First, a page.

When I produced my first podcast, I knew a little about audio editing but zilch about hosting and distribution. Five years later, I’ve worked with a bunch of different podcast hosting platforms, and I’m still looking for the perfect fit.
Based on my experiences with various podcast hosting platforms—and my inability to find one that checks all the boxes—I have some tips for how to narrow down your options.
What is podcast hosting?
Podcast hosting is a space to upload and store media, launch and optimize episodes, and share with distributors via RSS feed.
There are two main ways to host your podcast: on your website or through a hosting platform.
With a website, you have full control over your podcast and visibility into stats like website traffic and downloads, though you generally have to set up third-party tracking if you want more in-depth insights. Hosting platforms add an additional step to your production process, but they also offer a wide variety of features that you may not have access to otherwise.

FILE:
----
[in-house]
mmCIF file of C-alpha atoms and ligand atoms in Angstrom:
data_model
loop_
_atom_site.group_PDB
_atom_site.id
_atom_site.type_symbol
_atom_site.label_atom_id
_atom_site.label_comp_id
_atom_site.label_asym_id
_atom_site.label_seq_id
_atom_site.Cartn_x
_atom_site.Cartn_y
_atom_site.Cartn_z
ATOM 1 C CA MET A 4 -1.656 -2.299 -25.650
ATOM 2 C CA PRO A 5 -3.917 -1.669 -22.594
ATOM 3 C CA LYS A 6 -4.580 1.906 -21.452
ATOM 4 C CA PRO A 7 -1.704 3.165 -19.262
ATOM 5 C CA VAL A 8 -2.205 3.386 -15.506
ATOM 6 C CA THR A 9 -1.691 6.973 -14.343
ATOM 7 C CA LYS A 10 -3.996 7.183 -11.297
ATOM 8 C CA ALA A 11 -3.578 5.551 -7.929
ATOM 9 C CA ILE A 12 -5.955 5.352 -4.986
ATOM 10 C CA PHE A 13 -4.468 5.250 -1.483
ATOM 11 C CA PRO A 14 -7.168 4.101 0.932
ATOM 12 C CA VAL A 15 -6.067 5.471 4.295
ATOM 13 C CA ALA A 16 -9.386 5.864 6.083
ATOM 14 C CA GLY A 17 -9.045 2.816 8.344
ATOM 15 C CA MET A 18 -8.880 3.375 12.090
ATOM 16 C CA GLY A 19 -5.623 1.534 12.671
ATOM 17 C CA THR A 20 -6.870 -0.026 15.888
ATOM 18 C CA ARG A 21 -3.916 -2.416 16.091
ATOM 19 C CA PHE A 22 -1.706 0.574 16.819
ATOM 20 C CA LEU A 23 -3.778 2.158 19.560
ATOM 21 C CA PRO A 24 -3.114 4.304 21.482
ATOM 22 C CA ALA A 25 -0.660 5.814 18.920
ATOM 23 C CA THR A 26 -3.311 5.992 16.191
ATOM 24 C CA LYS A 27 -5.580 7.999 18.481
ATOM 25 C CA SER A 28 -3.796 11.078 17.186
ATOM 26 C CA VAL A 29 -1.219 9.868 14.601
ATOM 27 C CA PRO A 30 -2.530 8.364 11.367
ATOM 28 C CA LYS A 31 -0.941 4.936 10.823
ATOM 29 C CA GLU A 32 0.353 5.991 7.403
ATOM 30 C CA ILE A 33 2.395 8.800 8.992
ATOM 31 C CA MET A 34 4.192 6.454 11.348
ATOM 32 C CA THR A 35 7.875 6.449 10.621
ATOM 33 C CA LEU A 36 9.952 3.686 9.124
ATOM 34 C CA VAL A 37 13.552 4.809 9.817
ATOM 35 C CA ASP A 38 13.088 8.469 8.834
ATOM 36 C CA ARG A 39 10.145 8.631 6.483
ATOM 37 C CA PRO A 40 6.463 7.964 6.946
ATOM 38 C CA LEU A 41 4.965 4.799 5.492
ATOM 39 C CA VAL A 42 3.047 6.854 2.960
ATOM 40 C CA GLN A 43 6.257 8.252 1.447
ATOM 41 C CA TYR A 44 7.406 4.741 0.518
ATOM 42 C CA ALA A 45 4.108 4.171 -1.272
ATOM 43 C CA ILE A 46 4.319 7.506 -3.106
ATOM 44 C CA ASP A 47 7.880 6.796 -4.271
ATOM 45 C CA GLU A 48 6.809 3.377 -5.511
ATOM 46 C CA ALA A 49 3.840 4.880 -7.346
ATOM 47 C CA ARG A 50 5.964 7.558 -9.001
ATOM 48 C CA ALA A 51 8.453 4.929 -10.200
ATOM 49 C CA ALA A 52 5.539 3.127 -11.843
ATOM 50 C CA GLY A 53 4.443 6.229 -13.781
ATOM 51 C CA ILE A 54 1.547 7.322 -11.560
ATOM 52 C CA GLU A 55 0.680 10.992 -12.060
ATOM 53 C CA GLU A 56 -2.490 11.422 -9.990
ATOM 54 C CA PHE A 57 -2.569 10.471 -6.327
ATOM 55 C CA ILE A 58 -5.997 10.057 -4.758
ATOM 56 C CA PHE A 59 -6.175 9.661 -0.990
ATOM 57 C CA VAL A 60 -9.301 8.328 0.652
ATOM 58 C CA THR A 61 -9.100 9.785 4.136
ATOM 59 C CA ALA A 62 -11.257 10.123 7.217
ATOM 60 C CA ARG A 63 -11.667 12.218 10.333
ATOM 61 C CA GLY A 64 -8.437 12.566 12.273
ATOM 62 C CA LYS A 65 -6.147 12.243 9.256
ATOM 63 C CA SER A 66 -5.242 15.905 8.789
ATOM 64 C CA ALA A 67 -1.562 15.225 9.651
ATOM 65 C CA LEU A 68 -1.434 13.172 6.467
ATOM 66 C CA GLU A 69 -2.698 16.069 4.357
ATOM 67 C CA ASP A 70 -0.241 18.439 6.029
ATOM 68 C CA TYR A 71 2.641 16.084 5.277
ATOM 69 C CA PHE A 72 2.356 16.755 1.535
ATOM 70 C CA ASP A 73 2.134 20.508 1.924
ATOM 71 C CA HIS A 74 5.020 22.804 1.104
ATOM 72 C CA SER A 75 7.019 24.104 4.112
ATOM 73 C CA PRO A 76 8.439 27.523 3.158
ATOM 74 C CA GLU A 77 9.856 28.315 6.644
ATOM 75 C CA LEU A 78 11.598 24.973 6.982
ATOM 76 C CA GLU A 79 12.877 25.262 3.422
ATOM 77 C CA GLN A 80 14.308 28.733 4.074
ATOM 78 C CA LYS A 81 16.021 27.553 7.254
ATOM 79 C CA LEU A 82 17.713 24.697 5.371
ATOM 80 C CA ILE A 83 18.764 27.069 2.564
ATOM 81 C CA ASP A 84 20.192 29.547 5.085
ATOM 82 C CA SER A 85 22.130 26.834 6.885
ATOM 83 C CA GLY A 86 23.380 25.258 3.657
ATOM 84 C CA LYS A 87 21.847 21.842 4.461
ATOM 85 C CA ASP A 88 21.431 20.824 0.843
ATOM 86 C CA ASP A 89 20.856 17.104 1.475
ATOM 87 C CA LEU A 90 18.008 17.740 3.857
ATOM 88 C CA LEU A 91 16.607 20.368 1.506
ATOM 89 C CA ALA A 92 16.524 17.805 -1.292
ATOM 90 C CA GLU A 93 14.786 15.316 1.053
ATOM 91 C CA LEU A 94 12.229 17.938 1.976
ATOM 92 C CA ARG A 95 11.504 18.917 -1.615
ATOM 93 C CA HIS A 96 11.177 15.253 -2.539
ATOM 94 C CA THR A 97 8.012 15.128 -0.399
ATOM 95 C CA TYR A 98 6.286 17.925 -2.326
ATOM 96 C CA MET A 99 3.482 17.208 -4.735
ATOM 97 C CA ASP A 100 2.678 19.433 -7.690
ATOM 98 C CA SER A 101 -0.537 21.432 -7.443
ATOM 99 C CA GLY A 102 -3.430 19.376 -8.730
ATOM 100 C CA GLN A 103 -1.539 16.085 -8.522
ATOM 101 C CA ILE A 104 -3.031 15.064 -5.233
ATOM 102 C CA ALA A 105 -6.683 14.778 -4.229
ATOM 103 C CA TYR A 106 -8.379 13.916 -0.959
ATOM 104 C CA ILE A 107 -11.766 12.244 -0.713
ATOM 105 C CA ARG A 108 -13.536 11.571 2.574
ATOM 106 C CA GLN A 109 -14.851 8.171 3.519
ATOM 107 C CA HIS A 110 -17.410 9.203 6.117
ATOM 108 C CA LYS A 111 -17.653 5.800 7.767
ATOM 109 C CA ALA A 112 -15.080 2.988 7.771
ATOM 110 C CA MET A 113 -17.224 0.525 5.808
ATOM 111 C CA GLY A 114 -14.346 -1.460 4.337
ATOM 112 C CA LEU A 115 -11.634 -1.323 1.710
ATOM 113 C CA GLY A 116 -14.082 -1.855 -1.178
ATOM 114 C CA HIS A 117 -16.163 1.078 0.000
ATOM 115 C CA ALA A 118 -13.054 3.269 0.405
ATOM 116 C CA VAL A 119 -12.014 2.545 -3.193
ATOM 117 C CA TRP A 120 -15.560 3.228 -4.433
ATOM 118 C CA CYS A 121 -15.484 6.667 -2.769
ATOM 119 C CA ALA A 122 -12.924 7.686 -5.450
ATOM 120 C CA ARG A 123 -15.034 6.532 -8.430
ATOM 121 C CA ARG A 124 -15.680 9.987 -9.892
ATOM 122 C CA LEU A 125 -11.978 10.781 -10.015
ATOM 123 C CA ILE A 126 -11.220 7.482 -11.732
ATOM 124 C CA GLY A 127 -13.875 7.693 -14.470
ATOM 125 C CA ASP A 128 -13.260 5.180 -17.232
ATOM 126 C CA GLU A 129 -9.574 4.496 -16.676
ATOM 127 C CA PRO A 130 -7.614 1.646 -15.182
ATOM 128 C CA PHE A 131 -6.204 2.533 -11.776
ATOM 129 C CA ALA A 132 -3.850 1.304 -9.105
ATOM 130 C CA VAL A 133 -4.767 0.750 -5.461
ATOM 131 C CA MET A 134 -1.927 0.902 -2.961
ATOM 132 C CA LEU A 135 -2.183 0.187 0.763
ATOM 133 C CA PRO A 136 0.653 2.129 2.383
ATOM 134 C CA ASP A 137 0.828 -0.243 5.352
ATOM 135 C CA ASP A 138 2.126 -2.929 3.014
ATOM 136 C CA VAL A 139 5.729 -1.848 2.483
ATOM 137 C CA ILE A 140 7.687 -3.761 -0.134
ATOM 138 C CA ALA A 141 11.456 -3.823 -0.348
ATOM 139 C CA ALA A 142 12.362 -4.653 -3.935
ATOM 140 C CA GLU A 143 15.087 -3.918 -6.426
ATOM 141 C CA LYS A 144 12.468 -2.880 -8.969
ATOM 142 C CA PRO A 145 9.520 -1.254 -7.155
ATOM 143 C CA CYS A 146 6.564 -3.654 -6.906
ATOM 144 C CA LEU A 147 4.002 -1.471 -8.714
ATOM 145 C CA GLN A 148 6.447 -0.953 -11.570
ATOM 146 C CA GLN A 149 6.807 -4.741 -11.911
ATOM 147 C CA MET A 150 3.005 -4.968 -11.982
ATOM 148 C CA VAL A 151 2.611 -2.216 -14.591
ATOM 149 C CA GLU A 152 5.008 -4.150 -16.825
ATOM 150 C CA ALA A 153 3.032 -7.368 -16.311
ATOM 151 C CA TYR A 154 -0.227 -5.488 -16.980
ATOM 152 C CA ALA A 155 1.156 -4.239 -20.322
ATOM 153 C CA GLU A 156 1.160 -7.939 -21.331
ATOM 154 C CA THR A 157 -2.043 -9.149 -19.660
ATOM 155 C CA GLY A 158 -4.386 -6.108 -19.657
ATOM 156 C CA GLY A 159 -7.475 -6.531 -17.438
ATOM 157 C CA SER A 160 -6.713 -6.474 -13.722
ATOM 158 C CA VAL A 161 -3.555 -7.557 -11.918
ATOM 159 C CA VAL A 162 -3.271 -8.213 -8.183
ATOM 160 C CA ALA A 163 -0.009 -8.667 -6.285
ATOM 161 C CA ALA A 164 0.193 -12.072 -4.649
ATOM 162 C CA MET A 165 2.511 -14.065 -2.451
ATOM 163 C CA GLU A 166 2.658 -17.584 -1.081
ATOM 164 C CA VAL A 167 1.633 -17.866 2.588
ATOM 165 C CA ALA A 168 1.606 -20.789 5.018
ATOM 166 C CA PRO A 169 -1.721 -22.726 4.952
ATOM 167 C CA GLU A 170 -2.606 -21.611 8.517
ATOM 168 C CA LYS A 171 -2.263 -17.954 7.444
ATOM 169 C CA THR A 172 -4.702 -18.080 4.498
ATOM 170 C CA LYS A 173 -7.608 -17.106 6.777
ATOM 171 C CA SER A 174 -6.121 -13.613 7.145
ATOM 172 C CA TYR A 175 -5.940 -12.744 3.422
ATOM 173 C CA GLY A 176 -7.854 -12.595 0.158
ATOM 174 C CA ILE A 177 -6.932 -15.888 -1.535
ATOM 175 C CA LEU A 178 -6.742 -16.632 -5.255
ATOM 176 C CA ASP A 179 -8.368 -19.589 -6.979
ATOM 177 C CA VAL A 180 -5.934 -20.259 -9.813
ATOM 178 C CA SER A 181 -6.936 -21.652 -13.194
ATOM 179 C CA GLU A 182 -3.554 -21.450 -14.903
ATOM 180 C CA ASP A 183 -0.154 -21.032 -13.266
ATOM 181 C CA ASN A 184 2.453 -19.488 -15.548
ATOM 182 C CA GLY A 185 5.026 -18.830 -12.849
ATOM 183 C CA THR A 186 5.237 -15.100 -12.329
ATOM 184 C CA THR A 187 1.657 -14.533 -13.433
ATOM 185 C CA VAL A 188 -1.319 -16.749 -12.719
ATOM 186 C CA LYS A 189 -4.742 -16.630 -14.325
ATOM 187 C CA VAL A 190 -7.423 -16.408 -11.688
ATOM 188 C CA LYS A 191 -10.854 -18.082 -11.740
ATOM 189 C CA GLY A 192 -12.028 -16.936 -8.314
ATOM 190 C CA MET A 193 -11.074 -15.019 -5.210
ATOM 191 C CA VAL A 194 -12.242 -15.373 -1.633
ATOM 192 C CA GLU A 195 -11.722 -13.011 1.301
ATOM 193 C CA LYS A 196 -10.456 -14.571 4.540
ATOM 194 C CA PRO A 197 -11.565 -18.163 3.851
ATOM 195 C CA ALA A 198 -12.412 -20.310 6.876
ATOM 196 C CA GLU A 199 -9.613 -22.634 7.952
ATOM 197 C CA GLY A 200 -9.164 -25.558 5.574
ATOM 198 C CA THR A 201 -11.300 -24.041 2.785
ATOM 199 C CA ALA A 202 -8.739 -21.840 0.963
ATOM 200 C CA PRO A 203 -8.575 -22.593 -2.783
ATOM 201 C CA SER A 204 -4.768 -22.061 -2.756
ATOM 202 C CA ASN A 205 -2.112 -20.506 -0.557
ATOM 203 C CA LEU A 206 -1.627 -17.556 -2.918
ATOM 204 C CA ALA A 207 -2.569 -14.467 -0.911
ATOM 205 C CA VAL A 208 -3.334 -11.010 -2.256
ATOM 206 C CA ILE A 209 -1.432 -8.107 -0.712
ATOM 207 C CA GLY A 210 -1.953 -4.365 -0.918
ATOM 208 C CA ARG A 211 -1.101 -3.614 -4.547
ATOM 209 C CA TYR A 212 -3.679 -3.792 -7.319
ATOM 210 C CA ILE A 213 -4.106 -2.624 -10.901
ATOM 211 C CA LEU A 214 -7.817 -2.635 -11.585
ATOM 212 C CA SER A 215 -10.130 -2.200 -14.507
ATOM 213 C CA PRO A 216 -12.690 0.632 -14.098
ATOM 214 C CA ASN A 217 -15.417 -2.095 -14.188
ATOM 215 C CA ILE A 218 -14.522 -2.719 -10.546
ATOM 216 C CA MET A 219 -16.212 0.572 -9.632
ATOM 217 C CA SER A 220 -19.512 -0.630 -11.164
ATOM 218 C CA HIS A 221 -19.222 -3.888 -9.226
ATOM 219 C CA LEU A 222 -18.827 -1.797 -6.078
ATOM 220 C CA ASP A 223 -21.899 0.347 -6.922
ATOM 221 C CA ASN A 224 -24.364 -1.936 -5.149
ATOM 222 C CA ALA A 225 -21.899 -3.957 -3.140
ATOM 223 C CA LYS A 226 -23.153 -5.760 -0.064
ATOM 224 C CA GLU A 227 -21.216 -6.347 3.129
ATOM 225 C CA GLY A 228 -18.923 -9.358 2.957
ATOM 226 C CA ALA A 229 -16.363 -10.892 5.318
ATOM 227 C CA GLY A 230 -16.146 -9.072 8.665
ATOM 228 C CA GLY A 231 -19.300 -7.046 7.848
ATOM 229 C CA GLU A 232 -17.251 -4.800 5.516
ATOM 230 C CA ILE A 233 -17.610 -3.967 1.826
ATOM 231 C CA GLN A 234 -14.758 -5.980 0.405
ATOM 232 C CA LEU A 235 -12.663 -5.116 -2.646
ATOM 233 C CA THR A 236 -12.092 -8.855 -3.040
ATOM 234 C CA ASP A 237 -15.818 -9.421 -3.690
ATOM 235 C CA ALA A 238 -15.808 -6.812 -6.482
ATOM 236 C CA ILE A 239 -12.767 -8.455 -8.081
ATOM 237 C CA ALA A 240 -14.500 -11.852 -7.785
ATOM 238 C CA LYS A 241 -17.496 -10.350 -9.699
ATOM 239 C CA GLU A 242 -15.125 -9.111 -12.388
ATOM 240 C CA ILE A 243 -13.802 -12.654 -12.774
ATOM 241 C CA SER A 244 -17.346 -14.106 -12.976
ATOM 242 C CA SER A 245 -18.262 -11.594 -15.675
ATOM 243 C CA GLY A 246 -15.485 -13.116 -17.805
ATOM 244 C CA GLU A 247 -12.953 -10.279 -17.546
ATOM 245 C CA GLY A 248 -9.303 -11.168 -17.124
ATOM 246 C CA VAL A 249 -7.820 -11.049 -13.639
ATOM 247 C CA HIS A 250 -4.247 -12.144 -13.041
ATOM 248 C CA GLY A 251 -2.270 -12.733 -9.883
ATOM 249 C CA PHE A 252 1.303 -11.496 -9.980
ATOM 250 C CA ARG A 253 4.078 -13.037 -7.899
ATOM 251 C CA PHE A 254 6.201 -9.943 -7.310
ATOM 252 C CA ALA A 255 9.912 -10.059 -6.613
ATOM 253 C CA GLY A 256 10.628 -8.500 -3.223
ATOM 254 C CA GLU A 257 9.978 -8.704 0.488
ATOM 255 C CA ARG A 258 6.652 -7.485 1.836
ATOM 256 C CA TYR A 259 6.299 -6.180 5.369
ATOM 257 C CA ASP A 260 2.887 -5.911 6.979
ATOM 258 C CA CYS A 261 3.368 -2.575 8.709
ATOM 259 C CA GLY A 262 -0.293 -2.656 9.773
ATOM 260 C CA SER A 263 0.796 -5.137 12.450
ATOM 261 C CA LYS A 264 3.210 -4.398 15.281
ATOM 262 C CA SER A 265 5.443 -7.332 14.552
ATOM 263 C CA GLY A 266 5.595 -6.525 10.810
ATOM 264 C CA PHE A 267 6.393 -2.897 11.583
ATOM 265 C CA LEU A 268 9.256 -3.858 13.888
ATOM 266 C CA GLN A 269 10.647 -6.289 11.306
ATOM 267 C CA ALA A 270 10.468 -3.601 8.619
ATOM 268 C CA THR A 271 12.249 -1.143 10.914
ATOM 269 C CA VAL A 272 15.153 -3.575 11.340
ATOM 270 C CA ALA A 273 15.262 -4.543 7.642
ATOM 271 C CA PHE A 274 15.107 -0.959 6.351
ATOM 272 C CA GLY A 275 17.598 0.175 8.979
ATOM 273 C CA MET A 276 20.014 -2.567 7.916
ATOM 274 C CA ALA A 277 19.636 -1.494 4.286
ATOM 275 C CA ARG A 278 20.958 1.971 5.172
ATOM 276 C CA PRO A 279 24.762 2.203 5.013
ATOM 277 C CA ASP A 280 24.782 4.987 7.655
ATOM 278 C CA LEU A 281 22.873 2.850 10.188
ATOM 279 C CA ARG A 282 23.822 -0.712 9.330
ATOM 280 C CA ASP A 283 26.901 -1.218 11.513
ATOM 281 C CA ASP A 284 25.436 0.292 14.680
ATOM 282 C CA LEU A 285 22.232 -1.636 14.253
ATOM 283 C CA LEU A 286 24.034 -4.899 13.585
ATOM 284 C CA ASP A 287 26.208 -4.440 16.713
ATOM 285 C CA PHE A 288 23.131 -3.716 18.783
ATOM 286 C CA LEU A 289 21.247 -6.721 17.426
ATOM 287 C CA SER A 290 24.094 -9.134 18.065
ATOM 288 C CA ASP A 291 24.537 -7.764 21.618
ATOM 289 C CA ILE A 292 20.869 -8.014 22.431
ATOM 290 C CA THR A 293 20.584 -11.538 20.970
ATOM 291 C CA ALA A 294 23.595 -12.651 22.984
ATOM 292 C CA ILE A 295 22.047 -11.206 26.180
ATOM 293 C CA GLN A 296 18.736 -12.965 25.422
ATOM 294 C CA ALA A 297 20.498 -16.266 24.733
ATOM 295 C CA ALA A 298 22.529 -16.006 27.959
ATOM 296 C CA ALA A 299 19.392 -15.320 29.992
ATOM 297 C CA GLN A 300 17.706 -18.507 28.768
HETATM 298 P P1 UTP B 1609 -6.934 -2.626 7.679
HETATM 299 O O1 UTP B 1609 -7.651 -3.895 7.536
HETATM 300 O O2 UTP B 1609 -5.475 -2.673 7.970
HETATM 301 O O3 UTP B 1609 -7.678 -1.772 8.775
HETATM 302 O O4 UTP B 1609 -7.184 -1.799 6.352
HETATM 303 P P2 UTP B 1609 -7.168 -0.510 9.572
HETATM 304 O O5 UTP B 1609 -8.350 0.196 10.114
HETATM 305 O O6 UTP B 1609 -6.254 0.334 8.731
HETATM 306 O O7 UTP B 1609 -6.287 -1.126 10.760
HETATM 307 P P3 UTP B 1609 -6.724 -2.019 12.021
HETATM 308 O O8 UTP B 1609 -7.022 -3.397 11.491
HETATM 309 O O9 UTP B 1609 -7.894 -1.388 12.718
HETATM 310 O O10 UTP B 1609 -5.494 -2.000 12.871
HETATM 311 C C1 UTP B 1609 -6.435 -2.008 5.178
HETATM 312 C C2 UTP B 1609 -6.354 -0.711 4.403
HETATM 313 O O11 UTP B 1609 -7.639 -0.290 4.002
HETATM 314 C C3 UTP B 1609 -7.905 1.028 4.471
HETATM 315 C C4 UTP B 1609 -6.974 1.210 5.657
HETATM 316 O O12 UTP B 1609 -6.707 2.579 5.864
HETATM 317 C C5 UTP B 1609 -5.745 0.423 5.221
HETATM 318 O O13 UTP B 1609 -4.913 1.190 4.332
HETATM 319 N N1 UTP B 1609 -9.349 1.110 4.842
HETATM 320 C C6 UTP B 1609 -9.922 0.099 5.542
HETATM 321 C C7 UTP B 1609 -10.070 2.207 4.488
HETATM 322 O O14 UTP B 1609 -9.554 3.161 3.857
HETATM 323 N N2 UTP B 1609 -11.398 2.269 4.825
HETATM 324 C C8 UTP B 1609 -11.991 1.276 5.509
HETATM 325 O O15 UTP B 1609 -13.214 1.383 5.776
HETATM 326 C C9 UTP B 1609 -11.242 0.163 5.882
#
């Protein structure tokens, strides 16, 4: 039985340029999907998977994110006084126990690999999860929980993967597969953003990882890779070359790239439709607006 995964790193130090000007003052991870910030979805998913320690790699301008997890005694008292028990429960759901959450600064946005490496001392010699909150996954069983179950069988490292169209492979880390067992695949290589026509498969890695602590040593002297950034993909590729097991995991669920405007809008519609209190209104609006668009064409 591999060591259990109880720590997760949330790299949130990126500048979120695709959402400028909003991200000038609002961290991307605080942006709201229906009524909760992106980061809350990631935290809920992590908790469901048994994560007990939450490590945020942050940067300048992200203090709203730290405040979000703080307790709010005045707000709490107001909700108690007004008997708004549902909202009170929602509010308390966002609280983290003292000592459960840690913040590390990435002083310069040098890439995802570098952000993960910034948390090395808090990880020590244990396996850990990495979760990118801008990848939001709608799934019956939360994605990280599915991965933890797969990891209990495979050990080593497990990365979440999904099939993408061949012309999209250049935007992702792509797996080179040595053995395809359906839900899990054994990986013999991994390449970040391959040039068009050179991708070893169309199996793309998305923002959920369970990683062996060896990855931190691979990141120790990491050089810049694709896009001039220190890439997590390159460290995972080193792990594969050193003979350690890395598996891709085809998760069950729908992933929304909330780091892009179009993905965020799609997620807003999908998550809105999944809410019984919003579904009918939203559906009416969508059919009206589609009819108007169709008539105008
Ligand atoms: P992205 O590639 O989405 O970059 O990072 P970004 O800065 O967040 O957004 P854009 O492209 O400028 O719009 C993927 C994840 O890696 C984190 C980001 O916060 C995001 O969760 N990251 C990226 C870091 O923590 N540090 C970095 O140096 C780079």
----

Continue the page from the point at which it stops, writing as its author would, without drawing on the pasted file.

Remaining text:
Most hosting platforms don’t allow you to record or edit audio or video and can’t directly connect you to third-party distributors. But as we’ll see in a bit, plenty of companies have multiple solutions. So don’t mix them up, but do look out for a variety of options.
Here are the podcast hosting platforms I mention in this article (I’ve tried most of them)—just to give you an idea of what we’re talking about:
7 things to consider when you’re looking for a podcast hosting platform
Picking a good podcast hosting site can mean the difference between a smooth production and launch process and a giant headache. So take your time to shop around, skim through all those “best podcast hosting” roundups, and compare features before you take the plunge.
As you do, here are seven of the biggest factors you’ll want to keep in mind.
1. Frequency and storage
How often you publish and the length of your episodes often determines which platforms and packages will work for you. I publish Bettermental once a month, which is fairly infrequent for a podcast. While this allows me more flexibility in terms of storage, some platforms with comprehensive services tailor their packages to podcasts that publish more often.